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pulling back on buying goods, on buying apparel because they're spending more money on food at the grocery store, spending more money at the gas pumps. >> reporter: here is what it means for families. we have a couple of graphics to take you through your back-to-school shopping. it's a $37 billion industry a year. that's about $850 per household. that's not something surprising to parents. how much the inflation impacts your family is going to determine how much you're spending on back-to-school supplies. jll did a study and found if you're severely impacted by inflation, you'll spend 15% less on school supplies this year than last year. katy, you're a parent. you know. parents prioritize the education. in an economy like this, it's the families not of economic means paying the price not only at the gas pump and housing, but when it comes to back-to-school supplies as well. >> okay.
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k-shaped recovery. is that what you're talking about? >> reporter: like the letter k. i learned that from stephanie k. the rich are getting richer and the poor are getting poorer. >> gentlemen, thank you very much for being with us. appreciate both of your time. we will be right back, but first, why congressman scott perry isn't answering his phone today. new nbc reporting on why iran was planning to assassinate john bolton. it can make your workday feel impossible. the virus that causes shingles is likely already inside of you. 50 years or older? ask your doctor about shingles. new astepro allergy. no allergy spray is faster. with the speed of astepro, almost nothing can slow you down. because astepro starts working in 30 minutes, while other allergy sprays take hours.
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a republican congressman from pennsylvania is the latest target of an fbi investigation. agents seized the cell phone of representative scott perry who has been subpoenaed by the house committee investigating the january 6th attack. perry claims the fbi made no attempts to contact his lawyer and arrange for a surrender and compared it to the recent search of former president trump's mar-a-lago estate. joining me is nbc news justice reporter, expert on all things january 6th ryan reilly. ryan, why would they want scott perry's cell phone? >> reporter: the important thing here is there's -- the phrase that i think is important to highlight here from a member of congress a few years ago who said no one is above the law. if i check my notes here, that
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was scott perry back in october of 2016 about the hillary clinton investigation. he's an individual who said no one is above the law, a pillar of american justice, should be making sure there's nobody who is just, because of their position alone, allowed to avoid the eyre of law enforcement. he's sort of at the center of a lot of the questions inside the justice department because he was a key connector for some of the individuals, jeffrey clark specifically, who donald trump was trying to install as acting attorney general in the lead-up to january 6th and he -- the time period between the 2020 election and january 6th when he was essentially trying to make an inside move to get officials in positions that would be able to take over and make sure he had a second term in office. >> isn't he the one who introduced jeffrey clark to donald trump, the environmental lawyer who donald trump tried to install as the a.g.?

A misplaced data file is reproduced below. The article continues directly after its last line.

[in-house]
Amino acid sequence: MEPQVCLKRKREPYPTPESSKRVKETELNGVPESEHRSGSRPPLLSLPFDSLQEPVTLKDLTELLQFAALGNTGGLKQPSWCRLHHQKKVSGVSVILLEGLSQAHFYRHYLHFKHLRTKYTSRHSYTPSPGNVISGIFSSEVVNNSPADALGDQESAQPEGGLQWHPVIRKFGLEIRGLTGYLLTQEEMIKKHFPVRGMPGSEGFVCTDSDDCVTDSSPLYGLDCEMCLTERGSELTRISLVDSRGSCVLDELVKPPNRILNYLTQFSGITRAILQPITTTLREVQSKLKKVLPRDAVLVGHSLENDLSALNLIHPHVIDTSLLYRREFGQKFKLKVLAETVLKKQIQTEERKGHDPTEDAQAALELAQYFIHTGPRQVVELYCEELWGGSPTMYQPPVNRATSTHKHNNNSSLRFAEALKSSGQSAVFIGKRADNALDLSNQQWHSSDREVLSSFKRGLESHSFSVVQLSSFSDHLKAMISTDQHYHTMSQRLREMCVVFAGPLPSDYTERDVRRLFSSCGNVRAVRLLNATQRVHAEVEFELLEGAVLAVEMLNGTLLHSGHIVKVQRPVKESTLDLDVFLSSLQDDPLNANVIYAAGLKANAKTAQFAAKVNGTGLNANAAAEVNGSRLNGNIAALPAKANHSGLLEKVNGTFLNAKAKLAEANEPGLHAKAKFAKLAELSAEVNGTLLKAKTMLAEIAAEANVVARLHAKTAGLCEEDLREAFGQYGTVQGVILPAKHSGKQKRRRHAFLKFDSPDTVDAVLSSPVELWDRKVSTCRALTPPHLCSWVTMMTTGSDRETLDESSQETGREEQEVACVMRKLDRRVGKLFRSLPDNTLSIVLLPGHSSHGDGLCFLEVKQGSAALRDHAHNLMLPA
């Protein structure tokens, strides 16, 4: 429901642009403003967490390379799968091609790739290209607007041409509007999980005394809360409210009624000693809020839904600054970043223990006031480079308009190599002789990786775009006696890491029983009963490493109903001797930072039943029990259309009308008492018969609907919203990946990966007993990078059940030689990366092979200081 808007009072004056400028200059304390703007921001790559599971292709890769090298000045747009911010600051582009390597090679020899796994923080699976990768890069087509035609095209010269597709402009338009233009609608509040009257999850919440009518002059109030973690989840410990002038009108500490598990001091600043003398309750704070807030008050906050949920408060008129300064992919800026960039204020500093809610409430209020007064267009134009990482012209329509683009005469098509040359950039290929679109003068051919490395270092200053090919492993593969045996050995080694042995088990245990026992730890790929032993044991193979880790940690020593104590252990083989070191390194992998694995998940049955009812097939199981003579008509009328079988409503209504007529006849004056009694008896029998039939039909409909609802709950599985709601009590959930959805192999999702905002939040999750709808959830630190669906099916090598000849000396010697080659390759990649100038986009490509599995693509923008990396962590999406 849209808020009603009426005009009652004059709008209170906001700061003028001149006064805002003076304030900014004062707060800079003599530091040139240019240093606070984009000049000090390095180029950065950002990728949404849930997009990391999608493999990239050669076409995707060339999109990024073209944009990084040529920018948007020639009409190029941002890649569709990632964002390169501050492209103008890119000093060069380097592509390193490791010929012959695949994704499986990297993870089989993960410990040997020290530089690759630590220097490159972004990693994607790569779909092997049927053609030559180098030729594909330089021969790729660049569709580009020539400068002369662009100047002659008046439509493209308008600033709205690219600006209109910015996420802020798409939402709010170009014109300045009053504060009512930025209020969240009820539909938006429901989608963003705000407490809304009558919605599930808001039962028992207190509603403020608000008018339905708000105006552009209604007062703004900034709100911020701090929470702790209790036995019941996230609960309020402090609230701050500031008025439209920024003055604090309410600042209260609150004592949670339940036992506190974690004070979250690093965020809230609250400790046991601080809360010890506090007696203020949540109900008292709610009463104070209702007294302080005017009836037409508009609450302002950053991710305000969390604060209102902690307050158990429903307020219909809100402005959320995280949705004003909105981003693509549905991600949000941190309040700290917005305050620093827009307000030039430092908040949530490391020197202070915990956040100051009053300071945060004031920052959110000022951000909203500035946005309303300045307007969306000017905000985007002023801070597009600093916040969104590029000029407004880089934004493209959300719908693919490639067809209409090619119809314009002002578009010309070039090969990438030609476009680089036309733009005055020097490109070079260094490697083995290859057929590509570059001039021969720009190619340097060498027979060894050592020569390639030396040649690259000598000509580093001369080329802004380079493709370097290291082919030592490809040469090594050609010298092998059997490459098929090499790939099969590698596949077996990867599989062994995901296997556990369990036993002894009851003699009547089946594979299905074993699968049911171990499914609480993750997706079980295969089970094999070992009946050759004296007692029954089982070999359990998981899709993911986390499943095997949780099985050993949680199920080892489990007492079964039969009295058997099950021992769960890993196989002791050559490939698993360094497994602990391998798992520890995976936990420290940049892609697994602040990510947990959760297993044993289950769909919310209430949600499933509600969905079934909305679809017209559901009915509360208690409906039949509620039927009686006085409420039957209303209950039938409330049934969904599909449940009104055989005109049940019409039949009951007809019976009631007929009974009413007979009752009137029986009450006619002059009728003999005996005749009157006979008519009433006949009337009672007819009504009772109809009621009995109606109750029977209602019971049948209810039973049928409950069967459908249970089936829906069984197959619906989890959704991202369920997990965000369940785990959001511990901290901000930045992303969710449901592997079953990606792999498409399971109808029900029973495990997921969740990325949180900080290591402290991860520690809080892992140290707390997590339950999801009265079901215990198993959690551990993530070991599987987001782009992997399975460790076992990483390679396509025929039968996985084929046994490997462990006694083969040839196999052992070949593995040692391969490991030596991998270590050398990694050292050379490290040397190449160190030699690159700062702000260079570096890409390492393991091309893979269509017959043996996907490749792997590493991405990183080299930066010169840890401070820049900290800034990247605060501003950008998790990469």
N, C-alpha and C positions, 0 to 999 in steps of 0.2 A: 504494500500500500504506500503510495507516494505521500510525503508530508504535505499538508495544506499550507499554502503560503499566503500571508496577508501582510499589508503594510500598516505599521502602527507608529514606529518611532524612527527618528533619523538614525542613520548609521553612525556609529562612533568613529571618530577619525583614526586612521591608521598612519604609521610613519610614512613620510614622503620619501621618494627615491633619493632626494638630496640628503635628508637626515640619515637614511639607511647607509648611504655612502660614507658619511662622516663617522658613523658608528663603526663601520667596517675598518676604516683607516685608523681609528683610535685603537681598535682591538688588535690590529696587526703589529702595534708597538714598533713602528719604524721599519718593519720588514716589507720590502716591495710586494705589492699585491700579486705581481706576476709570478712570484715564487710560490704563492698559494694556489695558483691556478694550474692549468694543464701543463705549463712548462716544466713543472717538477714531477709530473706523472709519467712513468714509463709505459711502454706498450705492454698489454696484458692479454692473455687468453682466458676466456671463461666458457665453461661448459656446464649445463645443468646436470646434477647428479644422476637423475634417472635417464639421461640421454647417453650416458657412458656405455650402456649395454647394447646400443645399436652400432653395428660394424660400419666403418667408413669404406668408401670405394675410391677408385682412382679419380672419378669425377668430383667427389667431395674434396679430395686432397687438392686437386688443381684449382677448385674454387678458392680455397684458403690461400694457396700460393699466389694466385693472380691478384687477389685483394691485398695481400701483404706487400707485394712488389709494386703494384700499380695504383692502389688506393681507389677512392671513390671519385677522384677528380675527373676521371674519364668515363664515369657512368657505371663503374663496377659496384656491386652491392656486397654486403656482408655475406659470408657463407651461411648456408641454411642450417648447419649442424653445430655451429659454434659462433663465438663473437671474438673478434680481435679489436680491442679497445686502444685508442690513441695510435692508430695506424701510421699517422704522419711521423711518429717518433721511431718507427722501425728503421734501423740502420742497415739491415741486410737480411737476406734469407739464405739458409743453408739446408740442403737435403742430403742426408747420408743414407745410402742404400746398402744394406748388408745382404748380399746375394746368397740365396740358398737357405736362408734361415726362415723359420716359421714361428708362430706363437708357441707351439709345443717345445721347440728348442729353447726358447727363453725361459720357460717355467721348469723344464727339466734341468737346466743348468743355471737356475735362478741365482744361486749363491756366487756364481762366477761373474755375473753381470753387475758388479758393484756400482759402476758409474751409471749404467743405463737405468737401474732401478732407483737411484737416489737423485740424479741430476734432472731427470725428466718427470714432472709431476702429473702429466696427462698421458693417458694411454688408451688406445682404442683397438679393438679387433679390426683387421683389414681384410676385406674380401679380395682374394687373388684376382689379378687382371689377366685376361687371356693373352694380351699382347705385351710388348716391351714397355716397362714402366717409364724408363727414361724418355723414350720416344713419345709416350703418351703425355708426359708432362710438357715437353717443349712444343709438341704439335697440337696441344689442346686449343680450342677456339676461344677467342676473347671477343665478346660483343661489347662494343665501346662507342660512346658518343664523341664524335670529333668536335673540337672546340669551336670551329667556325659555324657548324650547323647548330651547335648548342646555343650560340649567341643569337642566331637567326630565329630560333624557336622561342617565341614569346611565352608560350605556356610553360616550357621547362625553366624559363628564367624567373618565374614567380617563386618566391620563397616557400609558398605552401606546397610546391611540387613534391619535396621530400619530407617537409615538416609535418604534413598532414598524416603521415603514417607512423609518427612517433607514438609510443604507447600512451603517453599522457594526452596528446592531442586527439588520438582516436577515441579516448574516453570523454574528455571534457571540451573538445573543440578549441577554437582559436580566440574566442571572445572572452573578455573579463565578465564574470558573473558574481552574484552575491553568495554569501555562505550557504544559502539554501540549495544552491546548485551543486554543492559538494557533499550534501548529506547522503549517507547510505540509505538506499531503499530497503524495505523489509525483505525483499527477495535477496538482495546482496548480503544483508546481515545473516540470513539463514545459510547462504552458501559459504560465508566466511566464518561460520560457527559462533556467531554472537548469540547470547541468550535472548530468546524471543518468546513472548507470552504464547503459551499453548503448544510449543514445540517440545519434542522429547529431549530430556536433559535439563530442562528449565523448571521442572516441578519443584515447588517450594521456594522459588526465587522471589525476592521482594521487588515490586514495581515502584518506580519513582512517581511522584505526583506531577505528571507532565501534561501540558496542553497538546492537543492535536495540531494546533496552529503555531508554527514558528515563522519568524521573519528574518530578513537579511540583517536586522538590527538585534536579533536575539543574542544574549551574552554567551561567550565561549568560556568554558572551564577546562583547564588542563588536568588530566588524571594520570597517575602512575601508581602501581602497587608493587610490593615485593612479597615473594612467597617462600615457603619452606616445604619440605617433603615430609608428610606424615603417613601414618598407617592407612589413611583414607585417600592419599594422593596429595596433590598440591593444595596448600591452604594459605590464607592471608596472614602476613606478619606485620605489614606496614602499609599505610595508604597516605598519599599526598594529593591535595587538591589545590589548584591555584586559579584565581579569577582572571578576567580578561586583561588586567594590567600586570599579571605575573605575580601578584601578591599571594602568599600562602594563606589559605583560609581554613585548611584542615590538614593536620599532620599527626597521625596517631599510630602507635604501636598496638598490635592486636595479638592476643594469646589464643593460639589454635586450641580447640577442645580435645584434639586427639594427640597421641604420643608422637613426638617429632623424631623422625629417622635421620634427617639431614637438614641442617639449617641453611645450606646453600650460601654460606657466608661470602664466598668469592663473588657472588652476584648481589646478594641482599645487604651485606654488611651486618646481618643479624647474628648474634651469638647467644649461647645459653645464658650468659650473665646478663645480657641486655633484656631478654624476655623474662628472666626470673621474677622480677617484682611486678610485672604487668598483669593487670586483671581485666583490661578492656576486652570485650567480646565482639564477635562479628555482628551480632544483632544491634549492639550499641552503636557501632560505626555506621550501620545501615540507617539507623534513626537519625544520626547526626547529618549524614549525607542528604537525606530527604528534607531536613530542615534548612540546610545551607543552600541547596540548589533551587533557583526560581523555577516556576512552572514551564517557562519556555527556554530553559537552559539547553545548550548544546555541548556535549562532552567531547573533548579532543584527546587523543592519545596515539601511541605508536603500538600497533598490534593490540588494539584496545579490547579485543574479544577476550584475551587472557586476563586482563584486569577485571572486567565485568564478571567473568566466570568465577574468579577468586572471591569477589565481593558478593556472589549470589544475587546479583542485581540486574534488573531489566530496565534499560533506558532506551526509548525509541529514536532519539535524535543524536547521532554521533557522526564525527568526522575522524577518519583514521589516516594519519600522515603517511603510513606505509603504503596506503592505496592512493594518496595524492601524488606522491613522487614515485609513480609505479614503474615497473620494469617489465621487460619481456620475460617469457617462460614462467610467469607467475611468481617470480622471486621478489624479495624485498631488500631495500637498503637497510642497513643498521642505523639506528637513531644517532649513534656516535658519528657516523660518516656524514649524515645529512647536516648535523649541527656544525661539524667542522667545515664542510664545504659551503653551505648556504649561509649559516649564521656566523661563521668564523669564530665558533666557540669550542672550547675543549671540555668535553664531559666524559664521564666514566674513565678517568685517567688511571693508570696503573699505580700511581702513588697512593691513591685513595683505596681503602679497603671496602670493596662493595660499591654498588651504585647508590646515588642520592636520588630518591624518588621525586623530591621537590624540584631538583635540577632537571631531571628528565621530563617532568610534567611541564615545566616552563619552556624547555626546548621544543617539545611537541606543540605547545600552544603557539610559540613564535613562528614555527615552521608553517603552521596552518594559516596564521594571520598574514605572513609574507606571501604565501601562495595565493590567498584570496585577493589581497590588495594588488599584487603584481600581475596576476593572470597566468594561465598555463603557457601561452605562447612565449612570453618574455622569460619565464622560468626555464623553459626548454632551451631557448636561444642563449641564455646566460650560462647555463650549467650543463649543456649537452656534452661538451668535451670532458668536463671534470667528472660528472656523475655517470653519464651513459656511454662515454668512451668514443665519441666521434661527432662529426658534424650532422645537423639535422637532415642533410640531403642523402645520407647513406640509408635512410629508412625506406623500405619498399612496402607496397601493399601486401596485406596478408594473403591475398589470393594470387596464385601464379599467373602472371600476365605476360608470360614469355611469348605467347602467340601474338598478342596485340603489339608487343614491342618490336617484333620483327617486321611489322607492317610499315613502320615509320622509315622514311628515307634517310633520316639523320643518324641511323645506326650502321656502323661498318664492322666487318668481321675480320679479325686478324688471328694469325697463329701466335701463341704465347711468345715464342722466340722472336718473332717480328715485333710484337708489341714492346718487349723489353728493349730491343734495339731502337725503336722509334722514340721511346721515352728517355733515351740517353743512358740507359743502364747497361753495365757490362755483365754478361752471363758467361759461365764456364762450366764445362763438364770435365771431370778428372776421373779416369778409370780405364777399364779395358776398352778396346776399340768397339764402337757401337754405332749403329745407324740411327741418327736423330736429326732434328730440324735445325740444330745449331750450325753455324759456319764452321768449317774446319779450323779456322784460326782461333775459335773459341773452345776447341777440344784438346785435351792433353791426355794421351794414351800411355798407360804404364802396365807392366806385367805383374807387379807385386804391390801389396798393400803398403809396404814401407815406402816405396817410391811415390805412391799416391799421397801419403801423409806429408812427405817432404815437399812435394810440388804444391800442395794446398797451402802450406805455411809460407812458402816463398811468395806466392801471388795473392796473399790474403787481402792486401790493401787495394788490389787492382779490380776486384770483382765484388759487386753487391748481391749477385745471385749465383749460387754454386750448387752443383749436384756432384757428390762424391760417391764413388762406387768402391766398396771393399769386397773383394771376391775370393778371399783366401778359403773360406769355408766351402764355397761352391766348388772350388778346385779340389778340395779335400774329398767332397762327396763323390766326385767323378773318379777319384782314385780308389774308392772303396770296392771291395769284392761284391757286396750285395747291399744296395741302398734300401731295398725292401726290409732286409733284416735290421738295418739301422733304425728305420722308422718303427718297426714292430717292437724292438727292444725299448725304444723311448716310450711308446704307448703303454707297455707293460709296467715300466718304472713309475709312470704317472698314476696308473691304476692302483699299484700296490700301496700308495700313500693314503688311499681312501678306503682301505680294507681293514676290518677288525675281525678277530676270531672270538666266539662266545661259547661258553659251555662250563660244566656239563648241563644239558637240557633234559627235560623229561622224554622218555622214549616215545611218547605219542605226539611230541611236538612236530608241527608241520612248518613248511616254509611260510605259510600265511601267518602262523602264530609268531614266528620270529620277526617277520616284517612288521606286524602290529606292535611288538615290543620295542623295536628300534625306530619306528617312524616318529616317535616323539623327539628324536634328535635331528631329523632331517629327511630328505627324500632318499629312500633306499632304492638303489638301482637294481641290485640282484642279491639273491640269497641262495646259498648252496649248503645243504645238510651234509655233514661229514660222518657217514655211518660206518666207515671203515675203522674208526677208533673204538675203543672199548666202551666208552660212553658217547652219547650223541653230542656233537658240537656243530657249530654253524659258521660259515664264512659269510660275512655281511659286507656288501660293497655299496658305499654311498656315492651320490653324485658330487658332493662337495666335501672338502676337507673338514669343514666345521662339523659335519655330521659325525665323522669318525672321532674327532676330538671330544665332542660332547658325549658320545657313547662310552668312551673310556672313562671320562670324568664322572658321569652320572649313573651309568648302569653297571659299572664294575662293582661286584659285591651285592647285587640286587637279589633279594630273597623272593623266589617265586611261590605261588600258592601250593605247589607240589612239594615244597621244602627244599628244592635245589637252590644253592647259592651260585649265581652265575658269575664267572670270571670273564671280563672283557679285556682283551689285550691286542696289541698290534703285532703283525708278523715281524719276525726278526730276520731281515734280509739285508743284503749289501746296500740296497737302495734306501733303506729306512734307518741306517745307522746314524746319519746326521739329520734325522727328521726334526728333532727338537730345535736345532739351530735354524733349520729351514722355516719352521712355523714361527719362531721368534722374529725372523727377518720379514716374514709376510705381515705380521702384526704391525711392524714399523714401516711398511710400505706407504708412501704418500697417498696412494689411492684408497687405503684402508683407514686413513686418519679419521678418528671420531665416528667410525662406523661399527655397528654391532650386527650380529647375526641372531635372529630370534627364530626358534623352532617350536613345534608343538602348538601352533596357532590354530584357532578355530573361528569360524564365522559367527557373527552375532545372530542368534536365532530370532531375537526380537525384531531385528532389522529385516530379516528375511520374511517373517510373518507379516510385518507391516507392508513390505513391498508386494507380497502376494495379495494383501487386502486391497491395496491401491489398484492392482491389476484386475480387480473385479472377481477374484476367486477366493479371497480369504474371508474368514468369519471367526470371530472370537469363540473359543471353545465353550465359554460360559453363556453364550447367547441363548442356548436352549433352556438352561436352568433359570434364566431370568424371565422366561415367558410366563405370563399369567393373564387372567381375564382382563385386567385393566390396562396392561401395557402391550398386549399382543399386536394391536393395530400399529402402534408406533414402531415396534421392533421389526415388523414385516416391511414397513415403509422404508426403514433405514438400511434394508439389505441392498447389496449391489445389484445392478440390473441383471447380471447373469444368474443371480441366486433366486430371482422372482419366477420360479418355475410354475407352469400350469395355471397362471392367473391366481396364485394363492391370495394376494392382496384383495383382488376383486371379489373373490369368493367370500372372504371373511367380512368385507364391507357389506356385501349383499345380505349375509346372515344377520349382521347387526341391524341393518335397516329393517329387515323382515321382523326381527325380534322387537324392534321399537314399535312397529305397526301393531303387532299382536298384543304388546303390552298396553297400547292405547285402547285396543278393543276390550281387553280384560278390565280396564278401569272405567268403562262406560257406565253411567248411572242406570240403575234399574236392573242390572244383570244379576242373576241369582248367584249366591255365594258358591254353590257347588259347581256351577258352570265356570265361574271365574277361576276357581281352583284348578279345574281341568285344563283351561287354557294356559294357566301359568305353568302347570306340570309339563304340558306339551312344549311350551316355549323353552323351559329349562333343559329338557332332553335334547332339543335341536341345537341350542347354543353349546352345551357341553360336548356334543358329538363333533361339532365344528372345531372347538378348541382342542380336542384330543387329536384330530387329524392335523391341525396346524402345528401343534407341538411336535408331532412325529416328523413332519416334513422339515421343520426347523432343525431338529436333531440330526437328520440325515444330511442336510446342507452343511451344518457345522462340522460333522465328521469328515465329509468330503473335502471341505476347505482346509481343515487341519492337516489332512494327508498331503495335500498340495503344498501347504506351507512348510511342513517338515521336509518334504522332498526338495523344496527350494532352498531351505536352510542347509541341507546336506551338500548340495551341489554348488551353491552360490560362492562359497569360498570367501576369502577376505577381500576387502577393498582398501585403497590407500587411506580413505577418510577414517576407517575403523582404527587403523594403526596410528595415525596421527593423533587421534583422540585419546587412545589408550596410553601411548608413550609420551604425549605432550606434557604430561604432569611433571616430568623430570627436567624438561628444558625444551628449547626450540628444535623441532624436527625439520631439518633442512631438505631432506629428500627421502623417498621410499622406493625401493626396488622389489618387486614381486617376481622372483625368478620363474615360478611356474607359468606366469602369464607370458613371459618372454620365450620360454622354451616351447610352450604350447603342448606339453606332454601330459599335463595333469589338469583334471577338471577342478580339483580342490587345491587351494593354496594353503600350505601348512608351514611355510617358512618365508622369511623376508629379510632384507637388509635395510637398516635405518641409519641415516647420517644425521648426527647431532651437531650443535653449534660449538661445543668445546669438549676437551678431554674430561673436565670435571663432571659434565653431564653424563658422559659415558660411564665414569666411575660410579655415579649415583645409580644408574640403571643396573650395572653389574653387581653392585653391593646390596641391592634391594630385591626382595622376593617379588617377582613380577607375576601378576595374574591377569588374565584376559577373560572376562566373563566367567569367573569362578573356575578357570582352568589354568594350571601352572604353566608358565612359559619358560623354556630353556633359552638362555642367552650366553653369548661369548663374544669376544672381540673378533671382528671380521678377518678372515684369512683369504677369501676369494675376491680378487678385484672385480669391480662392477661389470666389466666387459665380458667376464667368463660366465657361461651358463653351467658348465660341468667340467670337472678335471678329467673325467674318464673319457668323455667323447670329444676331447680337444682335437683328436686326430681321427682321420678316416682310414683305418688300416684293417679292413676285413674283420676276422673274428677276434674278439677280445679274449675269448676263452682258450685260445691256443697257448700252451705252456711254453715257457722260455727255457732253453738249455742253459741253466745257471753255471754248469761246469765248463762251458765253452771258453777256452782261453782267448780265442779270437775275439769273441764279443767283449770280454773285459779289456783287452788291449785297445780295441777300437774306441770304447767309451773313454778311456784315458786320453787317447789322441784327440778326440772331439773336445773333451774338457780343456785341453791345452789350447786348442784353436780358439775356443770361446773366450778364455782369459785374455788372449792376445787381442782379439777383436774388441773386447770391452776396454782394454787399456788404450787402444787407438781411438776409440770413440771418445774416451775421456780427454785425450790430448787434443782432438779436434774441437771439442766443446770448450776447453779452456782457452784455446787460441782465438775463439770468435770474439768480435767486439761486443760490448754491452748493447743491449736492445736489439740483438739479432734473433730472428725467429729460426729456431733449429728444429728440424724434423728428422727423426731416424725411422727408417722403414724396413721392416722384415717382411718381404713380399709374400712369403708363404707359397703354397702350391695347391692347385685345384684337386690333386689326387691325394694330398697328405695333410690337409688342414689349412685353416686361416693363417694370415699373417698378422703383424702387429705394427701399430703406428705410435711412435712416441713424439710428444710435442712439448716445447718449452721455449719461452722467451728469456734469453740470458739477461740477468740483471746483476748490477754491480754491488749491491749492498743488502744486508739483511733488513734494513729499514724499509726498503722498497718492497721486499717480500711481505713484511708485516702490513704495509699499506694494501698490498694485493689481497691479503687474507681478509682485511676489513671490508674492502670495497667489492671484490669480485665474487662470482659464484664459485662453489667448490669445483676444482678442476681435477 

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>> that's exactly right. he's the connection there. he was trying to find someone to do the bidding. a lot of the higher ranking officials within the justice department as we've seen from testimony with the january 6th committee weren't able to go along with that. despite being appointed to positions by donald trump, they weren't willing to have the justice department used as a pure political tool which is ironic now that trump is suggesting that doj is being used as a political tool by the democrats when in reality you have a situation where doj is being extraordinarily careful in this investigation about not making any breaches of the rules regarding on going investigations. it's been very difficult, frankly to get out information about this investigation because of how locked down doj has been about the mar-a-lago search. i think it's a little bit ironic that's what we're seeing now. >> scott perry has been subpoenaed by the january 6th committee. has he spoken to them? >> he's resisted that call.